Our time in Nova Scotia started out rough. The weather was dreadful on our first full day, and we got lost trying to drive westward from the Cape George Lighthouse. The province looks small in scale on a map, but when it came time to drive, it took so long!
5 Day Plan
Our schedule covered central and western Nova Scotia. We also looped out of the province before coming back to finish off our trip in Halifax. We were more interested in seeing scenic attractions, so we had to skip the museums to make time.
|Jul 25||Halifax||Arrive in Halifax (5pm)||Explore Downtown Halifax|
|Jul 26||Sydney||Arisaig & Cape George Lighthouse (10am)||Getting lost enroute to Louisburg|
|Jul 27||New Glasgow||Louisburg Fortress (9 -12:30pm)||Cape Breton Park (4-8pm)||Arrive to New Glasgow at 10pm|
|Jul 28||Charlottetown||6:30am ferry to PEI||Exploring PEI|
|…||a few days in PEI and New Brunswick|
|Jul 31||Halifax||Joggins Fossil Cliff (10-1pm)|
|Aug 1||Halifax||Lunenburg & Blue Rocks, and Peggy’s Cove||Evening Flight (8pm)|
Arisaig Provincial Park & Cape George Lighthouse: These were the first two attractions we saw on the trip. The route cuts through rolling green pastures, and glimpses of the sea. A short walk through the Arisaig Provincial Park would lead you to a beach with 400 million years-old fossil cliffs. I think of it as the baby version of Joggins Fossil Cliffs. Cape George Lighthouse is one of many lighthouses in the Maritimes. Both were beautiful attractions, but if you are short on time, I would suggest skipping these two especially if you plan on going to Joggins Fossil Cliffs and Peggy’s Cove Lighthouse.
Fortress of Louisburg: We wanted to spend the whole afternoon here, but our plans got delayed so we spent around 3.5 hours here instead (not enough!). Allocate time to buy your admission tickets at the Louisbourg Fortress visitor’s center. You will see a big green sign to your right about 2 km after you pass by the modern city of Louisbourg. This is also where you park your car and catch a bus to the historic city. Admission is around $18, and you can also catch various tours when you’re there. We joined the one hour walking tour for around $4 (highly recommended).
Cape Breton Highlands National Park: do not under estimate the drive around Cape Breton Park. The Cabot Trail is 300 km long, but only around a third of it runs through the National Park (between Ingonish and Cheticamp). We drove through the whole Cabot Trail and visited a few sites in around four hours, but it was definitely rushed. The weather was a bit unpredictable too. We experienced some amazing sunshine and mysterious fog during the four hours we were there.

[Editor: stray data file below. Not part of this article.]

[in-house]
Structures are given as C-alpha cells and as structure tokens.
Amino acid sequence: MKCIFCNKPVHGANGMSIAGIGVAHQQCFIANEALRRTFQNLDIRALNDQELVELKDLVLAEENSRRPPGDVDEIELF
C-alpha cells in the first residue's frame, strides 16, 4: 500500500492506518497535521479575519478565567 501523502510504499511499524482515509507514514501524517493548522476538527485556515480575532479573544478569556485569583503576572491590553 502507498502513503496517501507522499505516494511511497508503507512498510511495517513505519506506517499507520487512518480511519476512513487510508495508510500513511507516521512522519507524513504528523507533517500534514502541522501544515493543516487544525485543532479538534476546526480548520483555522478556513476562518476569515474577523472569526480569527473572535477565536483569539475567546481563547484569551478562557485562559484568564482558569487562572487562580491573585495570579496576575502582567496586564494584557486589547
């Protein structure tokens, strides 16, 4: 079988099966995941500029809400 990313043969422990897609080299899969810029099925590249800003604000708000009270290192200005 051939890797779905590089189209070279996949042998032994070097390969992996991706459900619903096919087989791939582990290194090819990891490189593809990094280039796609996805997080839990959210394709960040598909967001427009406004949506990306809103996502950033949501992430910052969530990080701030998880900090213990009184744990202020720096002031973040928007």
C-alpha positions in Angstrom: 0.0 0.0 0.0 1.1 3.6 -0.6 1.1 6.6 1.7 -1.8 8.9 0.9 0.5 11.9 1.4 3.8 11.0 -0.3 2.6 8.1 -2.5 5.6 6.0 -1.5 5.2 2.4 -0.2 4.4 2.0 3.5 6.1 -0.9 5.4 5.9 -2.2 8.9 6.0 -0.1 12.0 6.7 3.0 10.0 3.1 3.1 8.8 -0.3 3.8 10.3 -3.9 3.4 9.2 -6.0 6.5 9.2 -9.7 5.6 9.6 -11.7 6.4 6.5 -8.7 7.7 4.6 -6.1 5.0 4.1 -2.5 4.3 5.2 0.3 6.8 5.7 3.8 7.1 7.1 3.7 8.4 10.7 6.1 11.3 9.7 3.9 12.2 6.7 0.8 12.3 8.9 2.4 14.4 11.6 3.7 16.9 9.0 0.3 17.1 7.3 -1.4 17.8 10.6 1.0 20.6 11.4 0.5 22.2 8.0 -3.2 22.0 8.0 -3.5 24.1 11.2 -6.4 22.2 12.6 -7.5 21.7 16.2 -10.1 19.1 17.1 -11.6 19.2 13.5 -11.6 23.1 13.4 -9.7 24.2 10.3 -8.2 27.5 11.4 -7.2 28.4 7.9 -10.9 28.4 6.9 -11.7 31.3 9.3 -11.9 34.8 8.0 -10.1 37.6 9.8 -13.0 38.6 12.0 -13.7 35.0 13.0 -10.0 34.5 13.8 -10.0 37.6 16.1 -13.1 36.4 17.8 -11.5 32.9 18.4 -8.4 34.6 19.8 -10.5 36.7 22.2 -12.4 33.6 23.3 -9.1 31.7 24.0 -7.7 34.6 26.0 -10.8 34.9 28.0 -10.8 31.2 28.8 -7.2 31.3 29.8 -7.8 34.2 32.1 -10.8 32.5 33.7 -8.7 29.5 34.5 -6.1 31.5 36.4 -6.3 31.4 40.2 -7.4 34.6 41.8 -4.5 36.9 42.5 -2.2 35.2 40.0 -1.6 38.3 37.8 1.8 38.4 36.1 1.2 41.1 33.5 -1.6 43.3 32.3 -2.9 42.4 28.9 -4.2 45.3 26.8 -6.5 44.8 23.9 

You can pay for your admission at the information center. They also have some great resources on what to do at the park. Some of the places I loved: Lakies Head, Green Cove, Chowder House at Neil’s Harbour (great place for a quick meal with gorgeous views), and Corney Brook viewpoint.
Joggins Fossil Cliff: this site kicked off part two of our trip in Nova Scotia. If you love to be overwhelmed by the vastness of our planet, this is the place to be. We joined the 30 minutes tour for $10 (includes admission to the Fossil Center), but if we had more time, I would have loved to join the 2 hour tour for an in depth exploration of the site. Make sure to check the Tides Chart ahead of time. The Cliffs are not accessible around high tide.
Lunenburg & Blue Rocks: there is no denying that the Old Town of Lunenburg deserves to be a UNESCO World Heritage site. The town can be enjoyed up close (by strolling around the residential and commercial streets), or from afar, perched at the top of the Bluenose Golf Course across the Lunenburg Harbour. We also had some amazing Scallop Club Po’Boy and Smoked Salmon Panini from The Savvy Sailor Restaurant. Make a quick visit to the information center beforehand, they gave us some great suggestions on things to do!
I highly recommend taking the extra 10 minutes to drive out to Blue Rocks. It’s removed from the touristy attractions, so that you can have a quiet time to take in the serene village.
Peggy’s Cove: if you have time to visit just one lighthouse while you’re in the Maritimes, I would suggest Peggy’s Cove. Yes, its usually packed with visitors, but this spot is a great combination of picturesque fishing villages and an amazing backdrop behind the lighthouse. Highway 333, which leads in and out of Peggy’s Cove, is a single lane. Be patient if you get stuck behind a tourist bus, it’s worth the drive.
Don’t be fooled by this island, but Nova Scotia has a huge land mass to cover. Prince Edward Island was much more compact and relaxing though. Check out what I did at Prince Edward Island here Lesson Two: 1 Day in Prince Edward Island.